Call for Posters & Abstracts

Abstract submission deadline: 
November 10, 2017

The Canadian Nutrition Society (CNS) is pleased to provide attendees (including trainees) with an opportunity to highlight and present their nutrition focused research, particularly emphasizing research with a focus on Sport Nutrition, at the CNS Thematic Conference. This is a great opportunity to showcase local talent. Presenters do not need to submit original research and may present recent posters.


  • November 10, 2017 - Abstract submission deadline
  • December 08, 2017 - Notification of abstract review
  • December 15, 2017 - Early Bird registration deadline

For complete details and to submit your abstract for this conference, please click here to complete the Online Abstract Submission form. You can also download these Guidelines for Abstract and Poster Submissions (PDF).


  • Abstracts MUST be submitted electronically, via the website. You may submit more than one abstract. Do not submit multiple versions of the same abstract or it will not be reviewed.
  • The cost to submit an abstract is $25.00. This fee will NOT be refunded if your abstract is not accepted or if you do not attend the conference.
  • Presenting authors must be listed FIRST in the list of authors.
  • Abstracts by mail or fax will not be accepted. In case of problems please contact the CNS office via email at


Authors will be notified of the abstract review outcome on or before December 8, 2017. Further presentation instructions will be given to authors at that time. It is our intention to accept approximately 20 high quality abstracts for this Conference.


The poster size must not exceed 3.5 ft x 3.5 ft. There will be four posters per poster board.


Acute effects of breads of varying carbohydrate quality on postprandial glycemic and incretin response after first and second meals in adults with dietcontrolled type 2 diabetes

Jeffrey S. Vandermey, Amy J. Tucker, Lindsay E. Robinson, Terry E. Graham and Alison M. Duncan.

Department of Human Health and Nutritional Sciences, University of Guelph, Guelph, ON N1G 2W1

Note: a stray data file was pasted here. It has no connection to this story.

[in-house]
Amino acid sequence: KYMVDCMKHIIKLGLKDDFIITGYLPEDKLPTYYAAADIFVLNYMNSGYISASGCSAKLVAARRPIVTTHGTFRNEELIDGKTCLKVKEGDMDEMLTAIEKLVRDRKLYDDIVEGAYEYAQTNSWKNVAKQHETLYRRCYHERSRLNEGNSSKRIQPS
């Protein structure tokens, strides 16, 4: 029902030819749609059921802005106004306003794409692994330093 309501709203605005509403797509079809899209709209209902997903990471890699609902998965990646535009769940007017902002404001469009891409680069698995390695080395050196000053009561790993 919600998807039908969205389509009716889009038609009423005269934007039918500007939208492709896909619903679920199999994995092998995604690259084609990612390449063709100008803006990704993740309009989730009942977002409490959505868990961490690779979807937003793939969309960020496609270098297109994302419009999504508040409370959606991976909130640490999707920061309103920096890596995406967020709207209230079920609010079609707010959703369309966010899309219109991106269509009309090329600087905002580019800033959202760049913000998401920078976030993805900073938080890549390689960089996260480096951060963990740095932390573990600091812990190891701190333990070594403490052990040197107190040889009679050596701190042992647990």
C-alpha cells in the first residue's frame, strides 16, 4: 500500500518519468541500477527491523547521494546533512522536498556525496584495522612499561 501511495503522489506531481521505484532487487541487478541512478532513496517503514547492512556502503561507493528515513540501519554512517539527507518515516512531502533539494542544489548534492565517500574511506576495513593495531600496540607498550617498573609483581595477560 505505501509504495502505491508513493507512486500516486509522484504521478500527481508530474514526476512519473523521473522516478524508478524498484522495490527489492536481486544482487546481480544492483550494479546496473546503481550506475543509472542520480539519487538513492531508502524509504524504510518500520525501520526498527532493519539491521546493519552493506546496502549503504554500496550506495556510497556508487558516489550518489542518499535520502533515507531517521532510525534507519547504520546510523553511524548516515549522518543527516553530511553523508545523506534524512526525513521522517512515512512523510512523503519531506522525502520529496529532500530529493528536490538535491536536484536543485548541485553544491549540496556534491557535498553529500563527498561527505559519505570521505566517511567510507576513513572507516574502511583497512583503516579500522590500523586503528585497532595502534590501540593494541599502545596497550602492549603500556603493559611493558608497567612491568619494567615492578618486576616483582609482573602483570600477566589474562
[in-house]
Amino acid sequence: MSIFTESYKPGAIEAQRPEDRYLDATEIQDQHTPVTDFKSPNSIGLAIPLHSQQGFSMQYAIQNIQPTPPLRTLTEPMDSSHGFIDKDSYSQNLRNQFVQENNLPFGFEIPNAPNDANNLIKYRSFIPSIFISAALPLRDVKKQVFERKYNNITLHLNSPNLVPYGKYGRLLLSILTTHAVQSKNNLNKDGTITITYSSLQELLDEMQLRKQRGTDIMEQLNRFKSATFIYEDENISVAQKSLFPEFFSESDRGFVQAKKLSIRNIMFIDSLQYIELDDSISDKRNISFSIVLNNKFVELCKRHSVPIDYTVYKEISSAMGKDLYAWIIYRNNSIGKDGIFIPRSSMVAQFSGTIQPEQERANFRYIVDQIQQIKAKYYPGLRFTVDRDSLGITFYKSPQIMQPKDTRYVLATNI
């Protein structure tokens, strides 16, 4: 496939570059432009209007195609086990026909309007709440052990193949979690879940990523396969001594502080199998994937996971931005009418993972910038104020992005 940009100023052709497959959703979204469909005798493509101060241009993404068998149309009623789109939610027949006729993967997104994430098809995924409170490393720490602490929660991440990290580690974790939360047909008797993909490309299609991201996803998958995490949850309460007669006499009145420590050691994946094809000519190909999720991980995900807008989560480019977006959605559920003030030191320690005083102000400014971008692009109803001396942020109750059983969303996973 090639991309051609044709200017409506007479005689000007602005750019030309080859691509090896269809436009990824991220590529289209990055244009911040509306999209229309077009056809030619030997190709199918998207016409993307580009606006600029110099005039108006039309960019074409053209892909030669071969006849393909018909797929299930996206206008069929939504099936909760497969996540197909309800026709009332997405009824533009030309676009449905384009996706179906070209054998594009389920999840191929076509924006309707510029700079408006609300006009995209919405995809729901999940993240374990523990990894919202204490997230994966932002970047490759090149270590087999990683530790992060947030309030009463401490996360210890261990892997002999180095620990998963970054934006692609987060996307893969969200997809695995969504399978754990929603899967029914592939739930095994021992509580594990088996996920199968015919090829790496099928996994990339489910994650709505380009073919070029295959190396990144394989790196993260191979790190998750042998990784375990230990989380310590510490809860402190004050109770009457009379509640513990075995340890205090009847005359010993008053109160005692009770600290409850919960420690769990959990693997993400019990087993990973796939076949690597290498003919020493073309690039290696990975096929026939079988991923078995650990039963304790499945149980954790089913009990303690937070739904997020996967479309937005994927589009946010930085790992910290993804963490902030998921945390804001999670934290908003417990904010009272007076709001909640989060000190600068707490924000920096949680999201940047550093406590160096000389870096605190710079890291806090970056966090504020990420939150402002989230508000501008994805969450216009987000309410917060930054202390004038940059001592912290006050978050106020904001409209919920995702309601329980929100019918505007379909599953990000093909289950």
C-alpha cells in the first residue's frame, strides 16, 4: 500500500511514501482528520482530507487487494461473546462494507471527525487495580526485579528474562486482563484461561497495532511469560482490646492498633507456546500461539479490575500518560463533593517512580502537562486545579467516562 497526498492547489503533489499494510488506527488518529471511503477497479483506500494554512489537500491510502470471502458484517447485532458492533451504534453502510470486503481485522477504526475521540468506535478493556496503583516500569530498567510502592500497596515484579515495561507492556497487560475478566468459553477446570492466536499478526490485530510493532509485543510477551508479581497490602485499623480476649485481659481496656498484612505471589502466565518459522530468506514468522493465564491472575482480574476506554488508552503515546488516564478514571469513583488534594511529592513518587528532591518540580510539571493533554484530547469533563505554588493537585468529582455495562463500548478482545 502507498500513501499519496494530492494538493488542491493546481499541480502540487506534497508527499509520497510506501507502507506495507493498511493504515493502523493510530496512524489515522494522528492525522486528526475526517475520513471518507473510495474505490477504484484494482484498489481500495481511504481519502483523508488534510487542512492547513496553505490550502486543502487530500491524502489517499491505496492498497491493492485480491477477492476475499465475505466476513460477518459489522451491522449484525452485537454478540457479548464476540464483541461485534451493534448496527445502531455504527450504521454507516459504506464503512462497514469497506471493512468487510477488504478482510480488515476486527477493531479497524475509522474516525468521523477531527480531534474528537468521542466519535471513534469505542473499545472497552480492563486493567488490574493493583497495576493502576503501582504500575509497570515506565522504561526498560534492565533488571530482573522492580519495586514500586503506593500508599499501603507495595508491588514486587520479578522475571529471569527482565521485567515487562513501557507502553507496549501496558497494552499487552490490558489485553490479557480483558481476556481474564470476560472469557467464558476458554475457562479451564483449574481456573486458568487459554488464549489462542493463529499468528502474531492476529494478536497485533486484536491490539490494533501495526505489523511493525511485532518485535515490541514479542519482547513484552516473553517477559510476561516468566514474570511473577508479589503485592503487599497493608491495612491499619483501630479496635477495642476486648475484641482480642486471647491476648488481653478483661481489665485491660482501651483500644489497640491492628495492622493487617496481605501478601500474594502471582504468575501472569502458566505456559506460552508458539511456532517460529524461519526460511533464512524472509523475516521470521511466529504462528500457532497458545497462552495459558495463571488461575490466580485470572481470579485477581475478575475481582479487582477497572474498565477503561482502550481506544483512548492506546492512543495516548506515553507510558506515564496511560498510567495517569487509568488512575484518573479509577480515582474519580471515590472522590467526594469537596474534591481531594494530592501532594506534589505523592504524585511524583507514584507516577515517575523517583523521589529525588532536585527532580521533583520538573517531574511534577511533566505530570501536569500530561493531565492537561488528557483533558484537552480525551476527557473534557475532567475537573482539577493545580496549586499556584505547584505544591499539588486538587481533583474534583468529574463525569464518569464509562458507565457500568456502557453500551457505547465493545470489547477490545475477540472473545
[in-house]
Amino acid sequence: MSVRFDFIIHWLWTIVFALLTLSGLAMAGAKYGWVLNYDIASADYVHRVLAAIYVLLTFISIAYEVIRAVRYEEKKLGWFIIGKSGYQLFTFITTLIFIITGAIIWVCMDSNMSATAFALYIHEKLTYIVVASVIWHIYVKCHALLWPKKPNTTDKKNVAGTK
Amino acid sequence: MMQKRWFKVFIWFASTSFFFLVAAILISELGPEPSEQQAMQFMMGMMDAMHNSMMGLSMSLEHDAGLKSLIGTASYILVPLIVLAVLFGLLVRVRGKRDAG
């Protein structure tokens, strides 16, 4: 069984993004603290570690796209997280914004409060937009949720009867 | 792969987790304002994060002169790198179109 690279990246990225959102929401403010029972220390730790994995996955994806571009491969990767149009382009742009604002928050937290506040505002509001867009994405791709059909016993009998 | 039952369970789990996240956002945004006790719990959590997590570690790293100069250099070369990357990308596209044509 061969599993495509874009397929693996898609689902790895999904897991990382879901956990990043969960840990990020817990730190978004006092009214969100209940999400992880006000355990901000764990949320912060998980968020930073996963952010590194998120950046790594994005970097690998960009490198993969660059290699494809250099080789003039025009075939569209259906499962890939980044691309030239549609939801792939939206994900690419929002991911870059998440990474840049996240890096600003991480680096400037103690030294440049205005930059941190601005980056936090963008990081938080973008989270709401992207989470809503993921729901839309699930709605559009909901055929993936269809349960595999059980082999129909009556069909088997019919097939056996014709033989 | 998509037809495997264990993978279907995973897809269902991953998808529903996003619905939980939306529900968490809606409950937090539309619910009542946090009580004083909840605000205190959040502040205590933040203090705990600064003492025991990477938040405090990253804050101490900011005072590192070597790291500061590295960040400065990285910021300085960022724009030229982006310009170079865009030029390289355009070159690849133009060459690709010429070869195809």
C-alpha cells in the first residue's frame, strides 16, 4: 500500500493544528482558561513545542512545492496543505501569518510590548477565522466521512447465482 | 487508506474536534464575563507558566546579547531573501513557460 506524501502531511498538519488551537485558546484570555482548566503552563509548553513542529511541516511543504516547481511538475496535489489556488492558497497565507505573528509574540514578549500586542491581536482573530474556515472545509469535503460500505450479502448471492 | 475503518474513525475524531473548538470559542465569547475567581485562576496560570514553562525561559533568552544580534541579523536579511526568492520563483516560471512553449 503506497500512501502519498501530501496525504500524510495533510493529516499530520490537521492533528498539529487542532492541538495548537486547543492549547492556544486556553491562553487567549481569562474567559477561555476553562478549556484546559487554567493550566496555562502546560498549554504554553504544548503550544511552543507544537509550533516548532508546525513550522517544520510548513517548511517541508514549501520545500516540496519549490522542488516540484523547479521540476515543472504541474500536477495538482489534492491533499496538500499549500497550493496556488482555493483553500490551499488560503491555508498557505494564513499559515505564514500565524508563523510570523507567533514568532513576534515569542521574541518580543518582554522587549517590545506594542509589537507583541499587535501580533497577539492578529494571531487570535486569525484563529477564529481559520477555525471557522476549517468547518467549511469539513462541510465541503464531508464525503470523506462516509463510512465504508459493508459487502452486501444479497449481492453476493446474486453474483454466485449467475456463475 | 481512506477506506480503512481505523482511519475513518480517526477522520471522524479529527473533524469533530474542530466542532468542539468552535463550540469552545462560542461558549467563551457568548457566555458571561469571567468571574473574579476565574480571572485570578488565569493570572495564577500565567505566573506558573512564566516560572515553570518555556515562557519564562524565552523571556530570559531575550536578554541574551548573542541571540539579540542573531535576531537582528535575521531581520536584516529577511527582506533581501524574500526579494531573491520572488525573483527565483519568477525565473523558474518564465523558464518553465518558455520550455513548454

Canadians consume the majority of their carbohydrates from grains and a preponderance of this as bread. Bread quality can be modified by numerous factors that can have physiological effects including use of sprouted grains, other whole grains and sourdough fermentation. In particular, carbohydrate quality of bread can affect release of the incretins, glucosedependent insulinotropic polypeptide (GIP) and glucagon like peptide1 (GLP1), which are responsible for 5070% of postprandial insulinemic response. Since the postprandial incretin system is impaired in type 2 diabetes (T2D), there is value in examining breads that may reduce this impairment. The purpose of this study was to examine the effect of acute consumption of breads of varying carbohydrate quality on postprandial plasma GIP, GLP1, glucose and insulin after a first and second meal. Twelve adults with dietcontrolled T2D (n=12; age, 66.1 ± 8.76 yrs; BMI, 31.7 ± 4.20 kg/m2; HbA1c, 7.00 ± 1.00%) participated in a randomized crossover study in which they consumed 50 g of available carbohydrates from 4 breads (3grain sprouted sourdough (SPR), 11grain sourdough (11G), white sourdough (SD), and a control white (WB)) on 4 study days separated by 1week washout periods and blood samples were collected before and after bread consumption and a subsequent second meal. Results showed glucose area under the curve (AUC) (first meal and total) and Tmax (second meal) were significantly lower after SPR compared to 11G, SD and WB and that glucose at 195 minutes was significantly lower after 11G compared to SD. Insulin at 240 minutes, AUC (second meal) and Cmax (second meal) were significantly lower after SPR compared to SD and WB but not 11G. GIP at 60 minutes was significantly lower after SPR compared to 11G but not SD or WB, and at 180 minutes was significantly higher after SPR compared to SD but not 11G or WB. There were no significant differences in GLP1. These data support the ability of SPR bread to improve postprandial glycemic response in adults with T2D and add to a limited literature on postprandial incretin response to bread consumption. (Supported by the Ontario Ministry of Agriculture, Food and Rural Affairs.)

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